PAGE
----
Girls' sports win with universal community support, fans

August 19, 2014  


Cheryl Cooky

Cheryl Cooky 
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WEST LAFAYETTE, Ind. — Encouraging girls to sign up for sports this school year will be good for them, but to boost those benefits, families, neighbors and friends need to rally behind them as well, says a Purdue University expert who studies girls' participation in sports and gender images in media.

"Even if schools invest in both male and female sports equally, the girls are often the group that gets left behind with community or fan support," says Cheryl Cooky, an associate professor of women's studies, gender and sexuality studies. "Younger girls seeing that support know their participation is valued, and this can go a long way to encourage them to continue with sports throughout their youth. Research shows there is a higher sports dropout rate for adolescent girls, which is linked to peer pressure and community expectations."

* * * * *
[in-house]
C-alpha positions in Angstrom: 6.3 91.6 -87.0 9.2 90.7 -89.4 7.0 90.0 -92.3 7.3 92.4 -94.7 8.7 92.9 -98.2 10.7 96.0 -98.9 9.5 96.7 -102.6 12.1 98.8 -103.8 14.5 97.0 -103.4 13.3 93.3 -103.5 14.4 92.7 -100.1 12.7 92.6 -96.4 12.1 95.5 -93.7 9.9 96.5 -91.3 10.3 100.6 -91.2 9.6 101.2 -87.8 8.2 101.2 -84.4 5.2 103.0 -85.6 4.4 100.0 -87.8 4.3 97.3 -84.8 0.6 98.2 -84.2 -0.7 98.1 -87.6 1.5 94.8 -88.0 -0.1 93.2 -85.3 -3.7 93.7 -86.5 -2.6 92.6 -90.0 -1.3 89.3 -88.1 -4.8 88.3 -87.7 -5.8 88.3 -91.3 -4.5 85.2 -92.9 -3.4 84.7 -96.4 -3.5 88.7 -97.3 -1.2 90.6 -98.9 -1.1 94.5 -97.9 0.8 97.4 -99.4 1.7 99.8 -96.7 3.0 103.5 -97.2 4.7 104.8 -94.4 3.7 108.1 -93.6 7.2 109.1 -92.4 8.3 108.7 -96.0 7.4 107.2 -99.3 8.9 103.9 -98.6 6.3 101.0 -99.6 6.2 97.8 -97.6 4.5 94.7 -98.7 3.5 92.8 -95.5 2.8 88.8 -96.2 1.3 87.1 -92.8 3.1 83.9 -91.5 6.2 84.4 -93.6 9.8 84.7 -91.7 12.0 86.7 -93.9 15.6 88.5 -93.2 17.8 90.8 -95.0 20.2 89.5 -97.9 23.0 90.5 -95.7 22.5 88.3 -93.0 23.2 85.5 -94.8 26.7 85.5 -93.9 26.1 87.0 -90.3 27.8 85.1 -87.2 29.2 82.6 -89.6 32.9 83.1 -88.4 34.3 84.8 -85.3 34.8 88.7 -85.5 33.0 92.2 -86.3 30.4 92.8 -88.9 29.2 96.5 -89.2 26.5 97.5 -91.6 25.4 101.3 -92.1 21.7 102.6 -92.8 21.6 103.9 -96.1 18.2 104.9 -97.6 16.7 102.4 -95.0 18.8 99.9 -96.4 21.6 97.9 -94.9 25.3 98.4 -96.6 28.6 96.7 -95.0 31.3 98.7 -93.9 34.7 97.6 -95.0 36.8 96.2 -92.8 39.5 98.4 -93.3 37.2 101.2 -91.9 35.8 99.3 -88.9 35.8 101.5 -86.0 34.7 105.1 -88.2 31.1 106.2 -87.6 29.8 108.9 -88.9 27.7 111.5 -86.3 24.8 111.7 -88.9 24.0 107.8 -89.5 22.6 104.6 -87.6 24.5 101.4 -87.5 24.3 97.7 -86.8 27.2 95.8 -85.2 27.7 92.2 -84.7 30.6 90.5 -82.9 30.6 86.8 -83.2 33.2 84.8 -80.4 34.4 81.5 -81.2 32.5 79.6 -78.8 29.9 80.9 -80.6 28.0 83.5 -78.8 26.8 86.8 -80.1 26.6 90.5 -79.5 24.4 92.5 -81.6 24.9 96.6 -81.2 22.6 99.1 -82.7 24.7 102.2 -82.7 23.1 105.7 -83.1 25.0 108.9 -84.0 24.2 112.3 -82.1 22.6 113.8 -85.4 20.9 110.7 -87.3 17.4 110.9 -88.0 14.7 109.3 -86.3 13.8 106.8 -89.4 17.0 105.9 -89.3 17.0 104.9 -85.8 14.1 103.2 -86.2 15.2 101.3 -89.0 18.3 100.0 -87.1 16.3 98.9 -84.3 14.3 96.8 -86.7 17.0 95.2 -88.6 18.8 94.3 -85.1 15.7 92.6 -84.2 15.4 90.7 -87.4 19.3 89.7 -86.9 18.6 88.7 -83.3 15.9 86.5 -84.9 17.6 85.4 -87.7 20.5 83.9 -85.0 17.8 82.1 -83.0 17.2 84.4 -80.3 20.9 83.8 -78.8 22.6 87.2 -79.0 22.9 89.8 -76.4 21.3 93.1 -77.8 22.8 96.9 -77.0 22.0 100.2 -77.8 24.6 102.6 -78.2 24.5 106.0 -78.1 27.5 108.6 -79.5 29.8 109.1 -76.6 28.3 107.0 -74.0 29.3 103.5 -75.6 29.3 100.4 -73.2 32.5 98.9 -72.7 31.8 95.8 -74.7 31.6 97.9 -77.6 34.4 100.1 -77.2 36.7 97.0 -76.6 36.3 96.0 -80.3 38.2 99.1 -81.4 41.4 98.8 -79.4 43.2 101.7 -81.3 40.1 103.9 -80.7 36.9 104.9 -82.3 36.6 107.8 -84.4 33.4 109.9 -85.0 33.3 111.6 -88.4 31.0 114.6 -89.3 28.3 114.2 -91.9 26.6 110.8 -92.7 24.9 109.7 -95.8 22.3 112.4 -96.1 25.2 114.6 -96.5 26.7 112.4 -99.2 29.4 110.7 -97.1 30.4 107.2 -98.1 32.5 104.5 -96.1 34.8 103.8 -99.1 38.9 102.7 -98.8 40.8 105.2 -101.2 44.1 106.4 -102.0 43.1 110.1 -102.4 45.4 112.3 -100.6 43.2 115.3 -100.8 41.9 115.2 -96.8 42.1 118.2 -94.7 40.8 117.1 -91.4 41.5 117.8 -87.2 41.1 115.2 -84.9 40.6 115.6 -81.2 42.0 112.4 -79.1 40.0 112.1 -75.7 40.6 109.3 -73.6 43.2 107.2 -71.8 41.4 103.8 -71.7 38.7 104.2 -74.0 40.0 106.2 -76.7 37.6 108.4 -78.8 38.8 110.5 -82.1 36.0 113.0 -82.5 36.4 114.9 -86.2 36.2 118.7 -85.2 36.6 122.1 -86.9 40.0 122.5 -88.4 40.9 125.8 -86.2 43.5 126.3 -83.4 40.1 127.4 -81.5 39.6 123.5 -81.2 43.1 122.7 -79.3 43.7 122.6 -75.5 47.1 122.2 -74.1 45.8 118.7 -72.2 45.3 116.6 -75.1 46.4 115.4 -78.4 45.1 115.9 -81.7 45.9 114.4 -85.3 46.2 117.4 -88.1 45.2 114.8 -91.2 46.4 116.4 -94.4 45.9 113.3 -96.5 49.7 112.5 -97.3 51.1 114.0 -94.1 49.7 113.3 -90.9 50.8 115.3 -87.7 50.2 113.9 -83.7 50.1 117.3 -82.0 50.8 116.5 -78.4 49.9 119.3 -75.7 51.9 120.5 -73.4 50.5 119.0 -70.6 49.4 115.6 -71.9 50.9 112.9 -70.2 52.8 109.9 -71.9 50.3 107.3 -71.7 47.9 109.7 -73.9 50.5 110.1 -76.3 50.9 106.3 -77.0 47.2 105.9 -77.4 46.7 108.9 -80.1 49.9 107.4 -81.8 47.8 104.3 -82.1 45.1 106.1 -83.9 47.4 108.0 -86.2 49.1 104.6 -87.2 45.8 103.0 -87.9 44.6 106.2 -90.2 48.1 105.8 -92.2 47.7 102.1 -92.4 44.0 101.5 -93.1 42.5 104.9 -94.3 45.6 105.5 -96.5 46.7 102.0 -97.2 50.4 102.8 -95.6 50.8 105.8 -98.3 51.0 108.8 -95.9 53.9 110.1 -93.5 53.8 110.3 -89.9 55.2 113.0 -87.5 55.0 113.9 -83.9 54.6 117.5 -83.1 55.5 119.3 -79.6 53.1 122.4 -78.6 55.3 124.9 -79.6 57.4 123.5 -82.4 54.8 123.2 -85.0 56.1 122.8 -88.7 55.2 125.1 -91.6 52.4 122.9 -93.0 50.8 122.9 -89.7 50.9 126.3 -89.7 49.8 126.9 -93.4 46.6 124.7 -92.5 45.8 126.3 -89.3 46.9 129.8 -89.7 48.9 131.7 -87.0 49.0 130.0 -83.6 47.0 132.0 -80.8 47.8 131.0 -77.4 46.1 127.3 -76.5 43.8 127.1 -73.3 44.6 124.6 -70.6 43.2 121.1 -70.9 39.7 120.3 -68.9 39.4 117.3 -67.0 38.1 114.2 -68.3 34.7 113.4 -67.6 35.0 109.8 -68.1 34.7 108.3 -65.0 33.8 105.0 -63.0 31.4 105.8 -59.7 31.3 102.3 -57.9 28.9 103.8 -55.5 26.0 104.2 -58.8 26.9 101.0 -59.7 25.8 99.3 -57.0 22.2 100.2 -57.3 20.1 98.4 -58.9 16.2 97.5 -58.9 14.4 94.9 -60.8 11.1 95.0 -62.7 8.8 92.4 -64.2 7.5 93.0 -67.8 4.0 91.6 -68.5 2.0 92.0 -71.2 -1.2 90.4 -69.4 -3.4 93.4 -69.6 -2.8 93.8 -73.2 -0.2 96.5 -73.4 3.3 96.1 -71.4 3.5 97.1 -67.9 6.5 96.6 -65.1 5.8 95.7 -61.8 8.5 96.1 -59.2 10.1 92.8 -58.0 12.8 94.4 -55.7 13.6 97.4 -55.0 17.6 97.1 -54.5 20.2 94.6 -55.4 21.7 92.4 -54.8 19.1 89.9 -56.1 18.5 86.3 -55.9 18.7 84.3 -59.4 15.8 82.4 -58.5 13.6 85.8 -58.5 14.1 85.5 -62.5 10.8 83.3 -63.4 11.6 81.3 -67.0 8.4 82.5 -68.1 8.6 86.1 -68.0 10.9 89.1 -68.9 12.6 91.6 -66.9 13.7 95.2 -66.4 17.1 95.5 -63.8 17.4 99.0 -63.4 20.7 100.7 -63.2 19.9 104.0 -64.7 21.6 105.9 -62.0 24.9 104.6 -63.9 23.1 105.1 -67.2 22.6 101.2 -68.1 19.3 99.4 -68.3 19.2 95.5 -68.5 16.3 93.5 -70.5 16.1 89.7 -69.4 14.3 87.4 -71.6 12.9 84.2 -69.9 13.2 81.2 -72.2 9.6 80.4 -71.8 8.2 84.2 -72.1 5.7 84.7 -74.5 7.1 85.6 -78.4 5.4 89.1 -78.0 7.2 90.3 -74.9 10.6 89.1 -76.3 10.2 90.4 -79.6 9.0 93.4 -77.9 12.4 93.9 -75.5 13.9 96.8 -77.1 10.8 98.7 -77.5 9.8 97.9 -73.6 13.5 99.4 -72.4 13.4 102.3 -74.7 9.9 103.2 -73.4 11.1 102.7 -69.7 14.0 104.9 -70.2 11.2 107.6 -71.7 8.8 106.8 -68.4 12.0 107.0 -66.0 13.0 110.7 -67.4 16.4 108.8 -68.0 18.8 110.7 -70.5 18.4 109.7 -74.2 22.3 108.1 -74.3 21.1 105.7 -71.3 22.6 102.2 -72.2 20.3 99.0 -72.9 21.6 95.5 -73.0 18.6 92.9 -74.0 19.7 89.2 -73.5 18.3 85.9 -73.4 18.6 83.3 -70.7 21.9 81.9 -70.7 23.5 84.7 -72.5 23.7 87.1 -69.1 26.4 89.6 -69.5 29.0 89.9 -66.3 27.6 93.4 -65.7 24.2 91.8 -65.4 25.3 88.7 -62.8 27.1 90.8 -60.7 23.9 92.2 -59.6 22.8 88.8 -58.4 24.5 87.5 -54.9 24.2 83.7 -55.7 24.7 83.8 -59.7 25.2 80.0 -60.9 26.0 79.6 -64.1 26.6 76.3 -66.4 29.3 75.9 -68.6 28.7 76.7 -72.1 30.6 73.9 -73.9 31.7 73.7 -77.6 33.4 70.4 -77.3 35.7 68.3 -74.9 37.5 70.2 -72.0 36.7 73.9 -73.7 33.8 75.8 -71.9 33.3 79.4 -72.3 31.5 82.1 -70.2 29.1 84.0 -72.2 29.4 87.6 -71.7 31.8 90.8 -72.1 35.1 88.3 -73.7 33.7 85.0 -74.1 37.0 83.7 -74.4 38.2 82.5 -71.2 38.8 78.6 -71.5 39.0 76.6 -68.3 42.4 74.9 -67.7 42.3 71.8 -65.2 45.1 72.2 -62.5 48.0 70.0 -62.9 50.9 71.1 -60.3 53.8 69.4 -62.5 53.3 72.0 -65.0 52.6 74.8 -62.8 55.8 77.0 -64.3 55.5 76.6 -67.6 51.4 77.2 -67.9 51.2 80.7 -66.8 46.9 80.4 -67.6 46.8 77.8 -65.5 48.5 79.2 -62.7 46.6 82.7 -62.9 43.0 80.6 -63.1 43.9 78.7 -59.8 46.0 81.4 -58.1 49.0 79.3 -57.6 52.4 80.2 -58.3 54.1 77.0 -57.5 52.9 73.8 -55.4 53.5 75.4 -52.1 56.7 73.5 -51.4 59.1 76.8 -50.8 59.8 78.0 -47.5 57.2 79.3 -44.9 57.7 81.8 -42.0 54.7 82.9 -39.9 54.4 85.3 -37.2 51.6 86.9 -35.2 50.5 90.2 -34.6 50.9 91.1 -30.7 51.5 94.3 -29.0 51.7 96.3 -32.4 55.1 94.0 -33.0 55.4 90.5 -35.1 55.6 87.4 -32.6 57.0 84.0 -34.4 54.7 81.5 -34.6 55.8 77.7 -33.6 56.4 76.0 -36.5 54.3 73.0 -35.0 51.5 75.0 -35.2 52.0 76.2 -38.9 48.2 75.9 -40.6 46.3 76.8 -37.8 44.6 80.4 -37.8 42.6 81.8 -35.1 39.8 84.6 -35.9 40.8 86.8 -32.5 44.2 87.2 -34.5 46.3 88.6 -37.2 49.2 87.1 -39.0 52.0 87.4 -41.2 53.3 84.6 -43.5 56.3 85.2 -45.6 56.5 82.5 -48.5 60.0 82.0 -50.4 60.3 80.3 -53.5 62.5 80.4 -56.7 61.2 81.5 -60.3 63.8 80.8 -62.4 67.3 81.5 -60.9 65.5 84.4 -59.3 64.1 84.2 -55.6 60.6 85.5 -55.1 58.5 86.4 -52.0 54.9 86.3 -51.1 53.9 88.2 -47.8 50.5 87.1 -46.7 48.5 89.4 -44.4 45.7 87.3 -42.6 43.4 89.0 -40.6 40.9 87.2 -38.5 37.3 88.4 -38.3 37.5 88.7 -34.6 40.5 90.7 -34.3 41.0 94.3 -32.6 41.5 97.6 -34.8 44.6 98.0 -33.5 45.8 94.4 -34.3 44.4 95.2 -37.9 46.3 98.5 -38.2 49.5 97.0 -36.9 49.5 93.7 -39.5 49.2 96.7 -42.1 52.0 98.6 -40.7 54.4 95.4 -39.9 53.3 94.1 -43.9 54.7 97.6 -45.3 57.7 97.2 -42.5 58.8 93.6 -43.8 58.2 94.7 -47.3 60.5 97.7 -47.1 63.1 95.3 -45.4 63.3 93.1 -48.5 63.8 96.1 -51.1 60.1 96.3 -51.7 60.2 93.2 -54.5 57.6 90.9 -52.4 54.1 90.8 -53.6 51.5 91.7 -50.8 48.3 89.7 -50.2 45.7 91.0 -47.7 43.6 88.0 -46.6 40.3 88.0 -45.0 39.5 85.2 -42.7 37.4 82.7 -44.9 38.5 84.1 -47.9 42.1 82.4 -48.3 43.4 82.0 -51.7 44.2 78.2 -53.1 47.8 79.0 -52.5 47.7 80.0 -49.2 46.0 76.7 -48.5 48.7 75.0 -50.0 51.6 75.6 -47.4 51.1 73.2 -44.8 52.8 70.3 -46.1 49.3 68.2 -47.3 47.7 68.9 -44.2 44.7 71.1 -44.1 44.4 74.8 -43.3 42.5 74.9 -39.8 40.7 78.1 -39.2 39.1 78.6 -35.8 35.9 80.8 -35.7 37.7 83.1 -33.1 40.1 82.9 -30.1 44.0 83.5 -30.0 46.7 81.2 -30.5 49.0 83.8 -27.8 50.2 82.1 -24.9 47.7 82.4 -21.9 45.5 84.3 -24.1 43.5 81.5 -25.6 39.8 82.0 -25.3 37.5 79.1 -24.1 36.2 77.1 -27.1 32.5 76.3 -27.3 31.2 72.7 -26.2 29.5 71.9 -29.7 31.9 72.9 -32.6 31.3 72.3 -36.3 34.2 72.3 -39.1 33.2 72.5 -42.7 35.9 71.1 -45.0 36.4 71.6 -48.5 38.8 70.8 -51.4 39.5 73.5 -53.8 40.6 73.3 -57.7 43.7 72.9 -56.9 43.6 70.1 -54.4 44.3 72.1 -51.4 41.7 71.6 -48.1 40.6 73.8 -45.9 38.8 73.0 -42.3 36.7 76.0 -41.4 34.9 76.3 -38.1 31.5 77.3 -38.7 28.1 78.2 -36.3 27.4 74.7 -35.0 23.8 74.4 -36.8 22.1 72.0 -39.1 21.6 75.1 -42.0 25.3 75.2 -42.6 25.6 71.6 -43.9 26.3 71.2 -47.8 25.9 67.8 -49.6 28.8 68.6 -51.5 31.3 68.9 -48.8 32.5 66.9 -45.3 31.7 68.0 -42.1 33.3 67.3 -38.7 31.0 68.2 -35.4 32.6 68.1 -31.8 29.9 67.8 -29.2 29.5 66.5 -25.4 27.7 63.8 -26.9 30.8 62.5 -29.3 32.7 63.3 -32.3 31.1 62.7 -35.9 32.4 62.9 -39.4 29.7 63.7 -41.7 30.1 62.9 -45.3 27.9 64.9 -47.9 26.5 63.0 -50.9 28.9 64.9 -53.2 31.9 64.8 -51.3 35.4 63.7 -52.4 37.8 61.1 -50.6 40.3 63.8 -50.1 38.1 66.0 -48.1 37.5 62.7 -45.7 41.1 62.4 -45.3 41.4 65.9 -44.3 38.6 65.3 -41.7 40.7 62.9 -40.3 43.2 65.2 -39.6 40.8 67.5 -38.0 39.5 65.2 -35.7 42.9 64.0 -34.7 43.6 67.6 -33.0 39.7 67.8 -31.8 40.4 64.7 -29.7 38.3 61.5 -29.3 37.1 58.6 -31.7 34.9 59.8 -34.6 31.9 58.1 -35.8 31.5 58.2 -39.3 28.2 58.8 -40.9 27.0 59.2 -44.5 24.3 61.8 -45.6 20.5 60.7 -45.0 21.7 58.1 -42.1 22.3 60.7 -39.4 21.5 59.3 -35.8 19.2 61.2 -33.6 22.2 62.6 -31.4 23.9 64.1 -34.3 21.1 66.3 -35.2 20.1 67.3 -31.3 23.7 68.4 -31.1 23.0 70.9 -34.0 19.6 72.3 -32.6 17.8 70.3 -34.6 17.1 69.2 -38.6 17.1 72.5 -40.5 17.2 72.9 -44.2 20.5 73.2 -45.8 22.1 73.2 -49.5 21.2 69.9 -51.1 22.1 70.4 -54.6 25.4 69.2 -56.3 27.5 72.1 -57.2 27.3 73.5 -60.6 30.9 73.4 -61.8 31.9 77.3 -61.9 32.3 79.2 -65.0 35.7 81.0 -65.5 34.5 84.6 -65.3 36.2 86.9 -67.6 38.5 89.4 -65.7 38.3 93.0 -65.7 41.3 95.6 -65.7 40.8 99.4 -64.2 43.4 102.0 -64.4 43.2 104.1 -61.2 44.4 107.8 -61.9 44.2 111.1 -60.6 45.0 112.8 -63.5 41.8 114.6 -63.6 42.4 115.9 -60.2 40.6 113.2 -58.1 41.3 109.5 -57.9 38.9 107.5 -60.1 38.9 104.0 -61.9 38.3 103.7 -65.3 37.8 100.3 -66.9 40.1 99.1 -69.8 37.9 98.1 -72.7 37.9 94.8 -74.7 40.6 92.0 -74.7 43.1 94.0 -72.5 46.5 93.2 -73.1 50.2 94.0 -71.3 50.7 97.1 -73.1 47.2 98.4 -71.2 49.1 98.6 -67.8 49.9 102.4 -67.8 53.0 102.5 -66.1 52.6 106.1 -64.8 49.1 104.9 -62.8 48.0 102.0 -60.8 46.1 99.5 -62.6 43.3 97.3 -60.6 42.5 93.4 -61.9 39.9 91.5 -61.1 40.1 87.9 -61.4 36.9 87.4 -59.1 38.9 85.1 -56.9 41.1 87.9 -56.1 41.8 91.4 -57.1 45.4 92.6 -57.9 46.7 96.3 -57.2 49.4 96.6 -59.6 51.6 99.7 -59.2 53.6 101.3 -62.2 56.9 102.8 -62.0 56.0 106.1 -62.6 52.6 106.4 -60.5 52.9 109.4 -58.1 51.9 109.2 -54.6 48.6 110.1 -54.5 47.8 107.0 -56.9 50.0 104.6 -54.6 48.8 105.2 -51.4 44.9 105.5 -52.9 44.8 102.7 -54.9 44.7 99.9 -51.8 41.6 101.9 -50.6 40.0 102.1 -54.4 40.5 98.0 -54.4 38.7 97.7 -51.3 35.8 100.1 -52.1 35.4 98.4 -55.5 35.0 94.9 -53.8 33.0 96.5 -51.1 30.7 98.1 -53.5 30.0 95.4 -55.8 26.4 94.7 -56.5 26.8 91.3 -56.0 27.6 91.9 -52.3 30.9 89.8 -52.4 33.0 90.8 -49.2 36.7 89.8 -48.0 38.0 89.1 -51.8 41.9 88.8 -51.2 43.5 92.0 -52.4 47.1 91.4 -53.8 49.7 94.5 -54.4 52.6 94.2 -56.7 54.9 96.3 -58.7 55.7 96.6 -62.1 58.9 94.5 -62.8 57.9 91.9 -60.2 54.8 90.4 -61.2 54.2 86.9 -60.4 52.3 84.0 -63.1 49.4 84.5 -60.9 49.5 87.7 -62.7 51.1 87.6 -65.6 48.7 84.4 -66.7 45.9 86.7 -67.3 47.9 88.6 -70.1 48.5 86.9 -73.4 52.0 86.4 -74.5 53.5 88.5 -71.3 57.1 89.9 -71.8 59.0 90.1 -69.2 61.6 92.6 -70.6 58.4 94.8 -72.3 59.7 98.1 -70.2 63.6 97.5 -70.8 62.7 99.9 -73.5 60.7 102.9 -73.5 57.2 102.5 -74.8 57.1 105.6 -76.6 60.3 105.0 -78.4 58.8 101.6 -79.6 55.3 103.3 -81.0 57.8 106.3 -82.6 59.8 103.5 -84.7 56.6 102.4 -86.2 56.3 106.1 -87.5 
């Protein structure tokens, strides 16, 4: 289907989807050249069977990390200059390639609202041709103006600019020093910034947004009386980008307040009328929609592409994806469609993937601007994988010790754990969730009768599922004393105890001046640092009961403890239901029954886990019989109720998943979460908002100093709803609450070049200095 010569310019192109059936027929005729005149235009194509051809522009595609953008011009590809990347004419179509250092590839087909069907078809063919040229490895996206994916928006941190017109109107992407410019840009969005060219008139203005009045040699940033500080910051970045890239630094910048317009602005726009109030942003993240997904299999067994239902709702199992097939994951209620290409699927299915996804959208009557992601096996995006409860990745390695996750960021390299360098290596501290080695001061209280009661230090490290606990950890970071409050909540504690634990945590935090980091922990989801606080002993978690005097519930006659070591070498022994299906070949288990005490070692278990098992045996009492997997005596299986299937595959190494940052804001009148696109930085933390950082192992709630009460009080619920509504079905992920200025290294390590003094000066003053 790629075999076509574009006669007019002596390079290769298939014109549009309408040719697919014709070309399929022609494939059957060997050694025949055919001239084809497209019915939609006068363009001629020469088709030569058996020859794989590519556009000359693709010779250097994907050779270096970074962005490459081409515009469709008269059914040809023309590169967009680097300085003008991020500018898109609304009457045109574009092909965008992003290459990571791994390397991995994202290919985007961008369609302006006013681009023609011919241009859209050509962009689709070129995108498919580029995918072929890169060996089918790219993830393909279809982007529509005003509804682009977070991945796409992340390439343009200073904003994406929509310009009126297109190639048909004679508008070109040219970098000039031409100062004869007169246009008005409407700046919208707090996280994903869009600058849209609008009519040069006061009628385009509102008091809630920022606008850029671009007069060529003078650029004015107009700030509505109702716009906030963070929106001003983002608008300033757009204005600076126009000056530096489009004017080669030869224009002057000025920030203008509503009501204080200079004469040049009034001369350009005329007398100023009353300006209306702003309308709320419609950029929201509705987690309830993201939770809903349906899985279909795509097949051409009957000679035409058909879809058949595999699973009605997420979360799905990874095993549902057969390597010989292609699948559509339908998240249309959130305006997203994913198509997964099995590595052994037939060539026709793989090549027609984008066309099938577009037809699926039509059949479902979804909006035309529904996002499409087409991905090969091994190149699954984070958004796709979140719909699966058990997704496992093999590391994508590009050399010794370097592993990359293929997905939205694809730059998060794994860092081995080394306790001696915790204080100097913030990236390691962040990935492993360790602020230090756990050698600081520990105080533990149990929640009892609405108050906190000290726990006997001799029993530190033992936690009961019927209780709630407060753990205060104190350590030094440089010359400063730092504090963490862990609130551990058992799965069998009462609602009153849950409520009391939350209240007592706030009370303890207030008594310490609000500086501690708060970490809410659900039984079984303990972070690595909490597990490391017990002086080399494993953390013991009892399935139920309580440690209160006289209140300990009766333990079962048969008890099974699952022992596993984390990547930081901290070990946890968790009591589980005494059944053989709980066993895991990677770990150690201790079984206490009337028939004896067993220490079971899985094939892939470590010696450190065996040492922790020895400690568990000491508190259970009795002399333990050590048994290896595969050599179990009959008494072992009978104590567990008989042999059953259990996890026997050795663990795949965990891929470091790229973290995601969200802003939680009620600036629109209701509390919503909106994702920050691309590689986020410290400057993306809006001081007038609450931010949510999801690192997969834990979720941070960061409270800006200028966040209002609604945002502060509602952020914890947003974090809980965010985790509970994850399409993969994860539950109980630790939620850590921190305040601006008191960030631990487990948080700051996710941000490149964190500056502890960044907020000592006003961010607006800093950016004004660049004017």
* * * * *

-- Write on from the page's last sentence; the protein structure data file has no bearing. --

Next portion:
Studies have shown the benefits of girls participating in sports include higher levels of academic achievement, confidence and self-esteem, learning leadership skills and better physical health.

"On a societal level, getting involved with girls community athletic events could probably lead to increased interest in sports itself, and even lead to increased fan interest in the women's collegiate and pro levels. It would go a long way in shifting cultural perspectives," Cooky says. "The popularity can translate into better support and more resources and higher investment for women's sport participation. Corporations are already starting to notice the woman sports consumer."

For example, Always launched a popular social media campaign this summer called #Like a Girl to address attitudes about "running like a girl" or "throwing like a girl."

"One of the reasons its captured so much attention and had a strong viral impact was because it tapped into a sentiment that is part of our culture which is not recognized in dominant mainstream media," Cooky says. "Corporations, knowing there is demand and consumers, are embracing and championing women's physicality. They want to be involved and are willing to challenge the stereotypical notions of what a girl is supposed to do."

Cooky is part of a team based at the University of Southern California that analyzes the amount and quality of media coverage for men's and women's sports. 

Writer: Amy Patterson Neubert, 765-494-9723, apatterson@purdue.edu

Source: Cheryl Cooky, 765-494-2503, ccooky@purdue.edu  

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